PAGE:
2. Know where to sit
Every frequent solo diner knows that a restaurant with a bar is the best bet. Dining at the bar is fun, if not always comfortable, and it’s easy to strike up a conversation with other diners or the bartender if you’re in the mood to socialize.
Most busy restaurants default to sending single diners (and even couples!) to the bar. This is because they’re trying to optimize how much money they can make on each seat. If a solo diner sits at a table for two, the potential profit on that table gets cut in half. But what if you really do just want a table?
First, see point number one. Second, call ahead and ask. Failing that, it’s time to chat with the maitre’d again. She’s got a lot to juggle, and doesn’t need another annoying person begging for a table, but if you explain that you know she needs the table back at a certain time, and that you won’t hang out too long, she might just find you a quiet table in a corner that’s perfect for one.
3. Don’t linger
So you’ve landed a seat: congratulations. Now, respect everyone’s time. You’re there chiefly to eat, so eat and drink. Heartily, if possible; this is no time to be stingy. And whatever you do, don’t dilly dally. Assuming the restaurant is busy and it was a challenge to get a table or bar stool to yourself in the first place, don’t be that guy that sits there pondering Kierkegaard for three hours. With no one to make conversation with and only your phone or reading material as company, you should be in and out in under 90 minutes.
A note on books: Many essays on dining alone recommend that the solo diner bring a book. That’s fine, just don’t bring one that’s too engrossing. This isn’t a library or a coffee shop. This is a restaurant that needs to keep feeding people in order to make money, so finish that chapter and ask for the check.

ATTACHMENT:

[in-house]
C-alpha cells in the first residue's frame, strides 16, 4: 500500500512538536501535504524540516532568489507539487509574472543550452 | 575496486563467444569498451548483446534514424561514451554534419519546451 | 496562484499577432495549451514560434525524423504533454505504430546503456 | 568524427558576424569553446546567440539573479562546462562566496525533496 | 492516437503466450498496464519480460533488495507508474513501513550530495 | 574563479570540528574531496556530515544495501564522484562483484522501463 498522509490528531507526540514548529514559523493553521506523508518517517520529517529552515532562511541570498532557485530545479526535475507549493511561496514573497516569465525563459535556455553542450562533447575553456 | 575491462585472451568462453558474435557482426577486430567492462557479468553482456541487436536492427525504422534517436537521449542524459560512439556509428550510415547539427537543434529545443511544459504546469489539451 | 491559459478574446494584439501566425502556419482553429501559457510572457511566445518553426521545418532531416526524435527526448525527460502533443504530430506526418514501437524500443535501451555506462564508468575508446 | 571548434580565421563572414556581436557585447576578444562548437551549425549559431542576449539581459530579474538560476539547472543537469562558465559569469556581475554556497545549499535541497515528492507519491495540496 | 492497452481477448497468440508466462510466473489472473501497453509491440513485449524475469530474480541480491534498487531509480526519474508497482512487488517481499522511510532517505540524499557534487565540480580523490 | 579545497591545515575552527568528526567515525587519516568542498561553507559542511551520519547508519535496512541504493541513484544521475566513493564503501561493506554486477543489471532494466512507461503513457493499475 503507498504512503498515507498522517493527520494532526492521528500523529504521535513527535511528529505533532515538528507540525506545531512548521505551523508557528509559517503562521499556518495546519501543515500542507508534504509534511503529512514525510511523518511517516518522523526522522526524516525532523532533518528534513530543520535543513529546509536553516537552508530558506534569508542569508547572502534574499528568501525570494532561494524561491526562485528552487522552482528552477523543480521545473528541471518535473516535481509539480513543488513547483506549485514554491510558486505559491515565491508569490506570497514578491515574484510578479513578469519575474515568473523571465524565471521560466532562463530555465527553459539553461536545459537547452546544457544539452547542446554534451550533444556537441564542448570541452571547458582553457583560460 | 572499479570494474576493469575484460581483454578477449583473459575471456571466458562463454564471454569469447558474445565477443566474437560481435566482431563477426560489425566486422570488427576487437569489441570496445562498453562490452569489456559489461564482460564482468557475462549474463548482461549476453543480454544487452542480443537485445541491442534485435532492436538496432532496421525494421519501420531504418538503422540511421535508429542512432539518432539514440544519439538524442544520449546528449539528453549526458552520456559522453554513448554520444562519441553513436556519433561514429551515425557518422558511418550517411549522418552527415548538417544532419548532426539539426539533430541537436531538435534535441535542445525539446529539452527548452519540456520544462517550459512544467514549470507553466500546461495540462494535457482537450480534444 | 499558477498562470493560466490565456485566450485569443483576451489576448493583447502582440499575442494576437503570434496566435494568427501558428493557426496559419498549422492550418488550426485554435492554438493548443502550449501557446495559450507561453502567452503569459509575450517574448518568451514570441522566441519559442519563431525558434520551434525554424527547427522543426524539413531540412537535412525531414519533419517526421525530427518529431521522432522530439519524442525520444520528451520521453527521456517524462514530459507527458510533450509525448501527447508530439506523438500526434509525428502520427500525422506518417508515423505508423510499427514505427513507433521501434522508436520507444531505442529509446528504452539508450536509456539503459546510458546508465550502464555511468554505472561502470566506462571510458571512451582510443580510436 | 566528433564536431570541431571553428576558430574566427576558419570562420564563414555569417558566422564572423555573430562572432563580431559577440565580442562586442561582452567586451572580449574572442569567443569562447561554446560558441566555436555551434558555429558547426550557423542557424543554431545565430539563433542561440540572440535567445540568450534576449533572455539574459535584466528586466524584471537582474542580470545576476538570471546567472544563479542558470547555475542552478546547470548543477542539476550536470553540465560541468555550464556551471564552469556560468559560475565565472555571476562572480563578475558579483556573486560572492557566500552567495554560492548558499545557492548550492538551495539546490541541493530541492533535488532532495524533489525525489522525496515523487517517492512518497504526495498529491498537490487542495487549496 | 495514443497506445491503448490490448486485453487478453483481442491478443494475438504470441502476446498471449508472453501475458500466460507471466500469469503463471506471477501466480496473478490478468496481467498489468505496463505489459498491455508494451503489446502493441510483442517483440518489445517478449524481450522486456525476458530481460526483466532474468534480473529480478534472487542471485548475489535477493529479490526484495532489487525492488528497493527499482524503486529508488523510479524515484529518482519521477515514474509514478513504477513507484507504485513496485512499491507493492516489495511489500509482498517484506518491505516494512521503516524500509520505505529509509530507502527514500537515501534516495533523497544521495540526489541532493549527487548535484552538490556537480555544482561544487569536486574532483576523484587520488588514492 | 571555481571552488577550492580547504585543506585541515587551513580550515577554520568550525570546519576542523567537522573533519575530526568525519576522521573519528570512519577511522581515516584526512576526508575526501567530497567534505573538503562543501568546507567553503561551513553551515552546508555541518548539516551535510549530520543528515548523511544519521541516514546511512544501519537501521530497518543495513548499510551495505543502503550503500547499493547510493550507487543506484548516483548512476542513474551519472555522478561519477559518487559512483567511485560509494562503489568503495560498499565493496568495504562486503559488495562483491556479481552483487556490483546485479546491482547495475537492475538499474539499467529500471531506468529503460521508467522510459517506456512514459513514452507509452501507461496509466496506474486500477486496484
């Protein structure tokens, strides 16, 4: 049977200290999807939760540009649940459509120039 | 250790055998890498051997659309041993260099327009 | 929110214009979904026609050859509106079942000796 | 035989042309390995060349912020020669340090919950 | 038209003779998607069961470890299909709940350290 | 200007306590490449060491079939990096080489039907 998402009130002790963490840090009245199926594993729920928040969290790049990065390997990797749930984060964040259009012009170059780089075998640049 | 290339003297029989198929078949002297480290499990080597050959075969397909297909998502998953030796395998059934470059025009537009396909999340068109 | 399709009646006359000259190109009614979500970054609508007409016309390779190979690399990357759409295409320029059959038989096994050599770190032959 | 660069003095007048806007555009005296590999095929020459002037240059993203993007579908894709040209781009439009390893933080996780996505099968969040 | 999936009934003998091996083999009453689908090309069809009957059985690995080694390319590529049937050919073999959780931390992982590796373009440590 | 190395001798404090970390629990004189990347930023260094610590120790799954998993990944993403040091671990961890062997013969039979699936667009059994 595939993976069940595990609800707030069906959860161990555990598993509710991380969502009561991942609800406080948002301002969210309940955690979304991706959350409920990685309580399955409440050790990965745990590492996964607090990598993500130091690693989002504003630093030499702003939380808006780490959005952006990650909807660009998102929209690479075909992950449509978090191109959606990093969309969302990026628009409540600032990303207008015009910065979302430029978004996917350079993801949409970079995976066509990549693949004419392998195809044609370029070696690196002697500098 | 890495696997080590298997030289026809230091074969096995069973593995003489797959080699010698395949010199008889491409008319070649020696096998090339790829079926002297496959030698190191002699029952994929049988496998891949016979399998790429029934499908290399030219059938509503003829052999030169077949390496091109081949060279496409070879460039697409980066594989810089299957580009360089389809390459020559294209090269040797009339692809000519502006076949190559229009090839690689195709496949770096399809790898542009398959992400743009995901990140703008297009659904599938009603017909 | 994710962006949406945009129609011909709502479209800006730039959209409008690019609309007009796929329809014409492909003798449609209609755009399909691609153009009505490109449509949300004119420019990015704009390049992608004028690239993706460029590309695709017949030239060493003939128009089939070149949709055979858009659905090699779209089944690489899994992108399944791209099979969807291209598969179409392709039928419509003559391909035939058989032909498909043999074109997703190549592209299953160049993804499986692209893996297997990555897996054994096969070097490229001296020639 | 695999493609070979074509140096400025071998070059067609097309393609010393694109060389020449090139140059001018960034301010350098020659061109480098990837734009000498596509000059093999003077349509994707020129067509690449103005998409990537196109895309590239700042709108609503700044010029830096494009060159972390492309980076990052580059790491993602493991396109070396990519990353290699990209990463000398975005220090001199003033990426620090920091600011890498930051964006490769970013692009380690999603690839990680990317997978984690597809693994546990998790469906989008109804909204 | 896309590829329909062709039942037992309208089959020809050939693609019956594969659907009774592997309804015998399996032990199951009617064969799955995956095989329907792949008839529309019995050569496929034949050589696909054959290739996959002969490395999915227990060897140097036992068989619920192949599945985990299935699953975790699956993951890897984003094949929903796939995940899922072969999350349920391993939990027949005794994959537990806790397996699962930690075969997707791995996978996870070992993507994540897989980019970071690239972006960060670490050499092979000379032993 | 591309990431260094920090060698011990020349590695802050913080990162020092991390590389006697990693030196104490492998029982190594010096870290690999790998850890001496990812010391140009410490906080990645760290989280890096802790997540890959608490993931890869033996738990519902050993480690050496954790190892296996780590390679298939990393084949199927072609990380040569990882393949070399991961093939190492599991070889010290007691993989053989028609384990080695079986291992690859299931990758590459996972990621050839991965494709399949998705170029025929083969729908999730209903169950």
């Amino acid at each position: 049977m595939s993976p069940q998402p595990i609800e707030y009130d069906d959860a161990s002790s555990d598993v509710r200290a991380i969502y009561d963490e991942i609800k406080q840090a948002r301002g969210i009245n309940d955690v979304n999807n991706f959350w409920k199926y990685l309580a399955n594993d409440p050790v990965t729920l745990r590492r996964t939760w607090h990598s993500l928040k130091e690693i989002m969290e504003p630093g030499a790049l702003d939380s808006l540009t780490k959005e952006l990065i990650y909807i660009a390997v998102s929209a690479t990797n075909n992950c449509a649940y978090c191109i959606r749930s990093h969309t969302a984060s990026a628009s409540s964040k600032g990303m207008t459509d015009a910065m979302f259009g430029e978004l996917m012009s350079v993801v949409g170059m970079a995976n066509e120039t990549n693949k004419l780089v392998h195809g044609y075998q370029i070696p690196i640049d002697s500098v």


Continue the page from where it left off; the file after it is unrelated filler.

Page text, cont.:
4. Be gracious
The restaurant should be treating you as they’d treat any other diner. Assuming they aren’t rushing you, or forgetting about you, or being rude, return their graciousness. Be polite. Return small talk made by the server or bartender. Thank everyone, especially the host or hostess, on your way out.
5. Be a regular
If you’re treated well, and had a good time, why not return? The staff will likely remember you, and after a few meals they’ll treat you like a regular. Regulars get all kinds of perks.
At really great restaurants, even first time single diners are treated like family. Often, a glass of champagne, an extra amuse bouche, or a dessert will appear unprompted, and the manager might come by to say hello, welcome you in, or welcome you back.
6. Next time, bring a friend
Besides going again and again, a fantastic way to show that you appreciate how the restaurant has treated you as a single diner is to reward them by bringing a friend or two the next time you pop by. They’ll appreciate the extra business and your friends will appreciate the extra attention they might get thanks to your status as a regular.